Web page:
The Standard Business Mileage Rate Increased for 2022!
- Learn about the increased standard business mileage rate increase for 2022.
- Find out how the cents-per-mile rate can help if you don’t want to keep track of actual expenses.
- Learn how the IRS calculates the standard business mileage rate.
- Find out when businesses cannot use the cents-per-mile method.
After two years of no increases, the optional standard business mileage rate used to calculate the deductible cost of operating an automobile for business has gone up in 2022 by 2.5 cents per mile. The IRS recently announced that the cents-per-mile rate for the business use of a car, van, pickup or panel truck is now 58.5 cents (up from 56 cents for 2021).
The increased tax deduction partly reflects the price of gasoline. On December 21, 2021, the national average price of a gallon of regular gas equalled $3.29, compared with $2.22 a year earlier, according to AAA Gas Prices. Fiducial has more about what this rate increase could mean for you!
Don’t want to keep track of actual expenses?
Businesses can generally deduct the actual expenses attributable to business use of vehicles. This includes gas, oil, tires, insurance, repairs, licenses, and vehicle registration fees. In addition, you can claim a depreciation allowance for the vehicle. However, in many cases, certain limits apply to depreciation write-offs on vehicles that don’t apply to other types of business assets.
The cents-per-mile rate is beneficial if you don’t want to keep track of actual vehicle-related expenses. With this method, you don’t have to account for all your actual expenses. However, you still must record certain information, such as the mileage for each business trip, the date, and the destination.
Using the cents-per-mile rate is also popular with businesses that reimburse employees for business use of their personal vehicles. These reimbursements can help attract and retain employees who drive their personal vehicles a great deal for business purposes. Why? Under current law, employees can’t deduct unreimbursed employee business expenses, such as business mileage, on their own income tax returns.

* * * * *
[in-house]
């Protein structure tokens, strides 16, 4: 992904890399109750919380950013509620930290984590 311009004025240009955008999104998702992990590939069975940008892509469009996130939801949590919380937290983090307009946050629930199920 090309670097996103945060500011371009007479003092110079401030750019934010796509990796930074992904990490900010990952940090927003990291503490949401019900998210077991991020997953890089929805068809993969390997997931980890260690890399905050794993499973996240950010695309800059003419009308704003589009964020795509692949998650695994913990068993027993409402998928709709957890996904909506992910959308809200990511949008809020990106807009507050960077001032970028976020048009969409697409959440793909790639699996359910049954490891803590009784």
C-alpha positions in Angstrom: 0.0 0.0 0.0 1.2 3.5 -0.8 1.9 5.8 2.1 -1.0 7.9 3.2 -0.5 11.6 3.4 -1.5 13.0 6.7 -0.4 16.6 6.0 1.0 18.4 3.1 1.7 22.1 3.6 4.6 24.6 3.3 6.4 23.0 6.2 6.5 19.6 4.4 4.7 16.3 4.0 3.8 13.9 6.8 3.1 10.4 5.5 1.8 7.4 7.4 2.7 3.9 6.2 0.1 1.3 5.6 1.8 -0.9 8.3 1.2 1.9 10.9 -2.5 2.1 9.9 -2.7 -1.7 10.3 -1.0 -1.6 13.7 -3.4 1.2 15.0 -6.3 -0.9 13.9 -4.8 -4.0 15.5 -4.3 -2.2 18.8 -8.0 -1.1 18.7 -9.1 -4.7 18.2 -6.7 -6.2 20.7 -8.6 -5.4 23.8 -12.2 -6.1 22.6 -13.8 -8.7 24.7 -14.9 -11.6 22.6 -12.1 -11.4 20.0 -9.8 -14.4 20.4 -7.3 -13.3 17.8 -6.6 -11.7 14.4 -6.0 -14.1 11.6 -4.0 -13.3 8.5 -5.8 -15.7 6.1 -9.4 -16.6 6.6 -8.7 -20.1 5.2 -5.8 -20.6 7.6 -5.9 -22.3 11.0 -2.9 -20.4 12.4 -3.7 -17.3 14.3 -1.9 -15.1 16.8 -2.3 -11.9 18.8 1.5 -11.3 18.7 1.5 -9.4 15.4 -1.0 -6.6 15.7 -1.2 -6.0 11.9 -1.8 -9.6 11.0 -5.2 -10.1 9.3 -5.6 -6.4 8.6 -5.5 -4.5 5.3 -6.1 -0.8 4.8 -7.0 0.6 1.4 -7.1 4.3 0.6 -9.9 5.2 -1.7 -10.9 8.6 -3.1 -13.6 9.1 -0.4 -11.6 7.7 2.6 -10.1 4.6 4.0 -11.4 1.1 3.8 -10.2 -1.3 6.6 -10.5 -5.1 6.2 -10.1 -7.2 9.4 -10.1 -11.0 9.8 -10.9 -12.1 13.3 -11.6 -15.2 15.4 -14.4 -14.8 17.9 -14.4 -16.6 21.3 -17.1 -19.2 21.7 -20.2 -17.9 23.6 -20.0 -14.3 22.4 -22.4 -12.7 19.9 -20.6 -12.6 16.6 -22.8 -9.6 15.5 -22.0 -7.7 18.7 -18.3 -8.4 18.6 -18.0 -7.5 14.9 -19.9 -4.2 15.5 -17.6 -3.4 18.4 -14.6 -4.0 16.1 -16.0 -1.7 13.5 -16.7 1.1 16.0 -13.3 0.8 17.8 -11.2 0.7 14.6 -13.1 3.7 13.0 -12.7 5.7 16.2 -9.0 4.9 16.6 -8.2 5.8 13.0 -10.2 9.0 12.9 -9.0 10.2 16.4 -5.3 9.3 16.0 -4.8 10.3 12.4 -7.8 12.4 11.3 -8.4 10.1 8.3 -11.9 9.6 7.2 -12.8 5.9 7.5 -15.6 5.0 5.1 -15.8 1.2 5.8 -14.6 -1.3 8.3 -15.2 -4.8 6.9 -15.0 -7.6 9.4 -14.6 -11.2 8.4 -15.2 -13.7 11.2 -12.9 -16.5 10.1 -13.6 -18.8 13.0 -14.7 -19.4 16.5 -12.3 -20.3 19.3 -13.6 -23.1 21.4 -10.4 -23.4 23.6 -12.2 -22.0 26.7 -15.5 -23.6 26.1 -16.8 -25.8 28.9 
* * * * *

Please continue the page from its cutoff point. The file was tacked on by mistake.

Do you use the cents-per-mile rate? Then keep in mind that you must comply with various rules. If you don’t comply, the reimbursements could be considered taxable wages to the employees.
How is the standard business mileage rate calculated?
The IRS adjusts the standard business mileage rate annually. It’s based on an annual study commissioned by the IRS about the fixed and variable costs of operating a vehicle. These fixed and variable costs include gas, maintenance, repair, and depreciation. Occasionally, if there’s a substantial change in average gas prices, the IRS will change the cents-per-mile rate midyear.
When can the cents-per-mile method not be used?
There are some cases when you can’t use the cents-per-mile rate. It partly depends on how you’ve claimed deductions for the same vehicle in the past. In other situations, it depends on if the vehicle is new to your business this year or whether you want to take advantage of certain first-year depreciation tax breaks on it.
As you can see, there are many factors to consider in deciding whether to use the standard mileage rate to deduct vehicle expenses. Have questions about tracking and claiming such expenses in 2022 — or claiming 2021 expenses on your 2021 income tax return? Call Fiducial at 1-866-FIDUCIAL or make an appointment at one of our office locations to discuss your situation.
Ready to book an appointment now? Click here. Know someone who might need our services? We love referrals!
For more small business COVID-19 resources, visit Fiducial’s Coronavirus Update Center to find information on SBA loans, tax updates, the Paycheck Protection Program, paid sick and family leave.